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GRAMOPHONE (07/2015)
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Reviewer: Jonathan Freeman‑Attwood



The historical interest of Mendelssohn’s text of the St Matthew perhaps lies less in the details of the version than the pivotal importance of two performances (in 1829 and 1841) generally considered to have been the most important catalyst in Bach’s reputational elevation after 75 years of little more than quiet connoisseurship. Even so, it’s a riveting paradigm of the revisitation of this masterpiece, alighting as it does on the relative austerity of 19th-century Protestantism. It is the second score, from the performance in St Thomas’s, Leipzig, that Jan Willem de Vriend employs for this recording, and there is good reason: the earlier Berlin version contained significant cuts which Mendelssohn judiciously reinstated in 1841, and he later felt – doubtless in the spirit of early antiquarianism – that a piano for the recitatives was far from ideal. Now we have a two-cello and double bass continuo and other pragmatic tweaks. What we have learnt from previous recordings is Mendelssohn’s greater respect for the rhetoric, moderate scale and direct urgency of the music than the subsequent generation of Victorian choral societies who embarked on Bach’s ‘Great Passion’ with the manoeuvrability of a large battleship. Here we have a light-footed, modern-instrument account which gently projects the textural divergence and melodic simplification of ‘awkward’ Baroque contours, although ‘Erbarme dich’ for soprano rather reverses the trend with its extrovert reworking. Most striking are the deftly pointed recitatives, which reflect Mendelssohn’s attention to narrative immediacy above all.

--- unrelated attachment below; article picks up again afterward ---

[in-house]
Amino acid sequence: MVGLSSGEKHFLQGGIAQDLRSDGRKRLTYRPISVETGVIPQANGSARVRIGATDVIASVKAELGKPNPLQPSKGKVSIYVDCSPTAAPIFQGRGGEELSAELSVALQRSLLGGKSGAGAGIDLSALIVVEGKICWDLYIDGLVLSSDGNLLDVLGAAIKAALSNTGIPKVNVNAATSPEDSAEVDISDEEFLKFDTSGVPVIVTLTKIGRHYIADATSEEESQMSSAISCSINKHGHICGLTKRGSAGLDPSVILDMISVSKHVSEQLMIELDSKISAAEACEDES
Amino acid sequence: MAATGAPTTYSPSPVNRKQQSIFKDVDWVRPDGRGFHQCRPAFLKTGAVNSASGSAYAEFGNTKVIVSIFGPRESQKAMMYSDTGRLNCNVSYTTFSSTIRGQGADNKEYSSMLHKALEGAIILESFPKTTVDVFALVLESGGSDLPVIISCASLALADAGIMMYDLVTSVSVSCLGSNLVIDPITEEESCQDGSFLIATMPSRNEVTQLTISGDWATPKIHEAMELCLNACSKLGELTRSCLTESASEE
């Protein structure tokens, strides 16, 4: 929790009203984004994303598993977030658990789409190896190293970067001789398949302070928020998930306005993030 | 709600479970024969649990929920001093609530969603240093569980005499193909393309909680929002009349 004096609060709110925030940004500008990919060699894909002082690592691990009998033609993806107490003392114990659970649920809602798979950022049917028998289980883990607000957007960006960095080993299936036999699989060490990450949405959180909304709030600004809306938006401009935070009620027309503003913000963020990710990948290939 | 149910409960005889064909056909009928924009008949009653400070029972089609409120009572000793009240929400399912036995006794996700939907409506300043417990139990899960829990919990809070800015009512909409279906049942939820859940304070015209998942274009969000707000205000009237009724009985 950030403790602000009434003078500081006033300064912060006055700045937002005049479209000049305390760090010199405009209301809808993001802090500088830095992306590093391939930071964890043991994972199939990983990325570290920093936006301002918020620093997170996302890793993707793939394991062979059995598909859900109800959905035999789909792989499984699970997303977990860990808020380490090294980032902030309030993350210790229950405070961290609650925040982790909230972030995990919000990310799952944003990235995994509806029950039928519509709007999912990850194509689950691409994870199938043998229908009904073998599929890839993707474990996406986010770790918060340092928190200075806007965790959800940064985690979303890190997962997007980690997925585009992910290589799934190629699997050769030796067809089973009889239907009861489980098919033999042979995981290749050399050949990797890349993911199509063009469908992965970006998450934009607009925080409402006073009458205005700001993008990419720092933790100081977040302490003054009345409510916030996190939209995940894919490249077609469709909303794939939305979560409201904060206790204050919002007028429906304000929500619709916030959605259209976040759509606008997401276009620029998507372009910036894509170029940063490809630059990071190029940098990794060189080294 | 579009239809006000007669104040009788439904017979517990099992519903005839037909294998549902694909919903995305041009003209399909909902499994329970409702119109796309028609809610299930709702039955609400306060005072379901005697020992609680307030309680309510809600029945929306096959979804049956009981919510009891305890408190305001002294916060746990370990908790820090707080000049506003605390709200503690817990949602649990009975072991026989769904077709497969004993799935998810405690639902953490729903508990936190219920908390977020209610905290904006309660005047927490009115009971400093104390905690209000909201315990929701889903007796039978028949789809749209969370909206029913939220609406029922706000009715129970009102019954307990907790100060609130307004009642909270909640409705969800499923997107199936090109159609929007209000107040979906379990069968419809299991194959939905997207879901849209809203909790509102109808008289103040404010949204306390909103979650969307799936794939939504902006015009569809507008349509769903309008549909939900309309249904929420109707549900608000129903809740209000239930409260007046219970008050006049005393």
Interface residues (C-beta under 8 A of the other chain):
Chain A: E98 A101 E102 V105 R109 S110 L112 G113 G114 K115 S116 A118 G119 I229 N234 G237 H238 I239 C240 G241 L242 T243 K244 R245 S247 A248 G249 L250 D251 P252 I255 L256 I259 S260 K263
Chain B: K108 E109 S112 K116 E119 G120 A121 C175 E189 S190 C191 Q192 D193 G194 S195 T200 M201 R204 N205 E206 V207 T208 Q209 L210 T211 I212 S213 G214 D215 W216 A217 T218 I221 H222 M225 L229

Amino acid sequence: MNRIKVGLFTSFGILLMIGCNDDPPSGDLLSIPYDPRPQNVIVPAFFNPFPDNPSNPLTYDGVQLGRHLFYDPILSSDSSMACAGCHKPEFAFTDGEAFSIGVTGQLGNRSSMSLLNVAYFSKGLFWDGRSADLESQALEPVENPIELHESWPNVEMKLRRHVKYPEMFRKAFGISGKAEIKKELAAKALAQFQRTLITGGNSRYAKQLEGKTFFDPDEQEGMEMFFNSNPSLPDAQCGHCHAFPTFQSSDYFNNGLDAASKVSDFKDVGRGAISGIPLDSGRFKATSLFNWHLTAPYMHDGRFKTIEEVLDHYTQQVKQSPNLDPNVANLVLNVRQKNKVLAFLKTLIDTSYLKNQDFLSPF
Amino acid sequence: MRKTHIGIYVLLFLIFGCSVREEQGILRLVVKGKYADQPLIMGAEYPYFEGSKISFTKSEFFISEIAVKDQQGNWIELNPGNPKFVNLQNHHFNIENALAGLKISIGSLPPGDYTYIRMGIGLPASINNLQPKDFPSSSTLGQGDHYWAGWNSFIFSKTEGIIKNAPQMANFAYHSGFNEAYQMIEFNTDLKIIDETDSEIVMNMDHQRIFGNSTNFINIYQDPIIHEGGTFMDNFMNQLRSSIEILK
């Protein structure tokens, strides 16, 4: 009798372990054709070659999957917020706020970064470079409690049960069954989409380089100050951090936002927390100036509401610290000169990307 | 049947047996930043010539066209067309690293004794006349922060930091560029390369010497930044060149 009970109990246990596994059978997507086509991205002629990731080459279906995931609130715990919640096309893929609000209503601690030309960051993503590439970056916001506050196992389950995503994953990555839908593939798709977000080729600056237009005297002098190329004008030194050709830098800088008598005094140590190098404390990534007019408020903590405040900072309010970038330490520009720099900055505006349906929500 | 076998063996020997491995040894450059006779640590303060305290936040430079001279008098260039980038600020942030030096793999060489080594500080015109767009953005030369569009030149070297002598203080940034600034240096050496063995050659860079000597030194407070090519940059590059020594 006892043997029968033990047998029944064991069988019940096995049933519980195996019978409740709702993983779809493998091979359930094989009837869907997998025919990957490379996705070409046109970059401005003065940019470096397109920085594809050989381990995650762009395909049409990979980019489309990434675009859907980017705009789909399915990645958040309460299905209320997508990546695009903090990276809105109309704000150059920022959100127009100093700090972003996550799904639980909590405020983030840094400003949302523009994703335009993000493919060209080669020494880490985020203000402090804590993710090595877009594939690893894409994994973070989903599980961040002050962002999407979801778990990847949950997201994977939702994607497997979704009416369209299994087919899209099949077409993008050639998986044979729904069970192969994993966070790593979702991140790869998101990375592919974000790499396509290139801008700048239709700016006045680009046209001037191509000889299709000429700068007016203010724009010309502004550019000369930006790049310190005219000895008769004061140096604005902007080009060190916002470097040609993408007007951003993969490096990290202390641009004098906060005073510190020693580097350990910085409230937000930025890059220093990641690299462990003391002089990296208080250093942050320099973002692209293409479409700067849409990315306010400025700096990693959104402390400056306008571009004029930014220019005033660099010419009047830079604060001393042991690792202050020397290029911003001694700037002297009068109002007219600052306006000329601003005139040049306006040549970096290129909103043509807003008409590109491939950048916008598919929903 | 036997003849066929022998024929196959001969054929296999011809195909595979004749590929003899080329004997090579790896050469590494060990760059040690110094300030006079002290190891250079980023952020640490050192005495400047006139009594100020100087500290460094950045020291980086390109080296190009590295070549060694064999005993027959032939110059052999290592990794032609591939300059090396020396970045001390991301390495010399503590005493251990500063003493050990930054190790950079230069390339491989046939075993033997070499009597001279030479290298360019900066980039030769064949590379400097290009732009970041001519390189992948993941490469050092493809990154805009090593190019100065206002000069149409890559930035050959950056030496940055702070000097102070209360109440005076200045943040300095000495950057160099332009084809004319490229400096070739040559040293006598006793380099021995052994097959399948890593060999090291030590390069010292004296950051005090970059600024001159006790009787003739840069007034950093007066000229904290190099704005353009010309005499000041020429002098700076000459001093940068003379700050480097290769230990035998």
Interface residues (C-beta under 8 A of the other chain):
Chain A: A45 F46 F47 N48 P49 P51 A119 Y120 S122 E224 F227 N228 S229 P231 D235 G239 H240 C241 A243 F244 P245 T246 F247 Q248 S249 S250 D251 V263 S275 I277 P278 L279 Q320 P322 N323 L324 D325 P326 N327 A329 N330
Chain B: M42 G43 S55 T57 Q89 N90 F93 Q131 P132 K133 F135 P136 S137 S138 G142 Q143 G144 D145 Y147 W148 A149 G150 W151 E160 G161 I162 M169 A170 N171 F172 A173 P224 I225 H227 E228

Despite Marcos Fink’s tonally unsettled Christus and Jörg Dürmüller stretched a little too far as Evangelist and soloist, de Vriend certainly evokes the spirit of Mendelssohn’s age. ‘So ist mein Jesus nun gefangen’ stands out, astonishing within a tableau of so few arias, and the chorales seem truly congregational, similar to what we experience in Mendelssohn’s own Paulus. If a part of this aesthetic is clearly conveyed, there is a conundrum with the pacing; whether deliberately avoiding fashionable ‘period’ momentum or not, often we experience something studiously static.


Christoph Spering’s more astringent ‘period’ instrument reading (Opus 111, 9/93 – nla) will satisfy those seeking studied objectivity with, for the most part, excellent singing. At the other extreme, Diego Fasolis (Assai, 4/03 – nla) offers a far more dramatically engaged and kaleidoscopic journey, despite an untidy production showing its hem at every corner with changing sound pictures and litany of clicks and clunks. This current recording lies, temperamentally, somewhere in the middle, though the singing is ultimately not good enough to compete with either, and it rarely imparts that intensity and ‘robust genius’ which so entranced Hegel and other luminaries in the audience.



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